Arguably the strongest stone, this cheap ramp option allows you to play a card this early while getting the benefit of a ramp. Play powerful 5 drops on turn 4, play multiple 6 drops a game, or just have more energy to play more cards. Generally, this card benefits nearly every archetype. Plus, it gives you the option to pair Galactus with Thanos decks without more restrictive ramp cards like Electro or Wave.
Simply a good value card. A 1 energy 5 power card when a lane is full, which is quite often in this meta. It has ridiculous value in an Onslaught or in his citadel. Even with Luke Cage, it still gets you a draw, so you can always feel comfortable playing it. This is the High Evolutionary Abomination’s best friend.
The stone with the least utility. It at least has a good stat line for a 1-draw and if you somehow play all six stones in a game, your opponent has to respect the possibility of a 20 power Thanos being dropped somewhere. Unfortunately, there is no card draw with this one.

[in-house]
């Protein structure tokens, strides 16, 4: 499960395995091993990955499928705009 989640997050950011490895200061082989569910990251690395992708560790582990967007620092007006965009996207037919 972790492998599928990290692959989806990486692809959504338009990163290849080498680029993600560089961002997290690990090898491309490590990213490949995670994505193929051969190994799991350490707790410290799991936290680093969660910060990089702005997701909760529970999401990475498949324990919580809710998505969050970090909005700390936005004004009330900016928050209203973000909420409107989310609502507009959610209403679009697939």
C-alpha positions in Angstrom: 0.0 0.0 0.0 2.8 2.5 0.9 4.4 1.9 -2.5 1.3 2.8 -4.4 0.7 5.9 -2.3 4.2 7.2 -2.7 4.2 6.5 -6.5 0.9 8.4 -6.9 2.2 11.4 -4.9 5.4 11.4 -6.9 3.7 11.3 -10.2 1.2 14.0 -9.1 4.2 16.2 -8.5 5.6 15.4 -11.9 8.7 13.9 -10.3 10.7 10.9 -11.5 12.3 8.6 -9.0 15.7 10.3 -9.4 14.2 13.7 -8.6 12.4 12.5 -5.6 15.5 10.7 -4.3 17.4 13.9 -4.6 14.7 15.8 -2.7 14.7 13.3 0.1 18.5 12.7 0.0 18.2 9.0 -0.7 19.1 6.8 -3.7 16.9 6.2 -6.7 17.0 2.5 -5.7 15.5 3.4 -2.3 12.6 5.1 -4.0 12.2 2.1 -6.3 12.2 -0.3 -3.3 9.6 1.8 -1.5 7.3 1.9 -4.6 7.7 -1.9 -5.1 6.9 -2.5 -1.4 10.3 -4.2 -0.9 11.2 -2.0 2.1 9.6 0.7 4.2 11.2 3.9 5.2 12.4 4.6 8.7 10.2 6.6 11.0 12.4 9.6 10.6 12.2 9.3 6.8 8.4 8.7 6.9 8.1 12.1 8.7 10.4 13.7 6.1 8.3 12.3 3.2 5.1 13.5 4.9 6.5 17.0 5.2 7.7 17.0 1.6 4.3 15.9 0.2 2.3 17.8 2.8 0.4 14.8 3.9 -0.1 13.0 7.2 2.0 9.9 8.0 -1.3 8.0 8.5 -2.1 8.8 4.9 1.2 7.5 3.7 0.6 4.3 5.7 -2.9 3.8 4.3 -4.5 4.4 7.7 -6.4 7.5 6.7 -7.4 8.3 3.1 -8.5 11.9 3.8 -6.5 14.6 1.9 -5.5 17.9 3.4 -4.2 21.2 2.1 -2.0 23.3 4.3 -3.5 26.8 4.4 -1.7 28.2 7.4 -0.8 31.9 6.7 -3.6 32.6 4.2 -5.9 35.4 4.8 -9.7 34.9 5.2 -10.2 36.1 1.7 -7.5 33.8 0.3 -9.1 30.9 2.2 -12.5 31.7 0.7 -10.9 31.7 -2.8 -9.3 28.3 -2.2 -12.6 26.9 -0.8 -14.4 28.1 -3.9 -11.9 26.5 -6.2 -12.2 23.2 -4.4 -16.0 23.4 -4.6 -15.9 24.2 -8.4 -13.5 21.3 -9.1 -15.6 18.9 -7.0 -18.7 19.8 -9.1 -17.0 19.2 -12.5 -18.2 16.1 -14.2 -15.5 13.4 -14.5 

Now onto the builds…
In the comics, Thanos pines for Death, which motivates his quest to snap away half the universe. In Marvel Snap, Death and Thanos are a natural and powerful pairing.
The goal of this type of deck is, of course, to destroy as many cards as possible—mostly your own, but some builds can include your opponent’s. Carnage, Killmonger, and Death are must-includes , but there is a surprising amount of variance in the builds past them. The stones make excellent fodder to reliably reduce Death’s cost, often reducing her to 2-3 with a single Killmonger. Destroying the stones alone gives Knull 8-power. The time stone can allow you to ramp into Knull, Thanos, or—if you are feeling cheeky—you can throw in a Galactus and catch your opponent by complete surprise. This archetype has also been furnished with more tools with the past month’s releases in X-23 and Lady Deathstrike, both in destruction and ramp potential. Alioth also looks like a very promising addition to Destroy as a whole, and may work well in Thanos Destroy.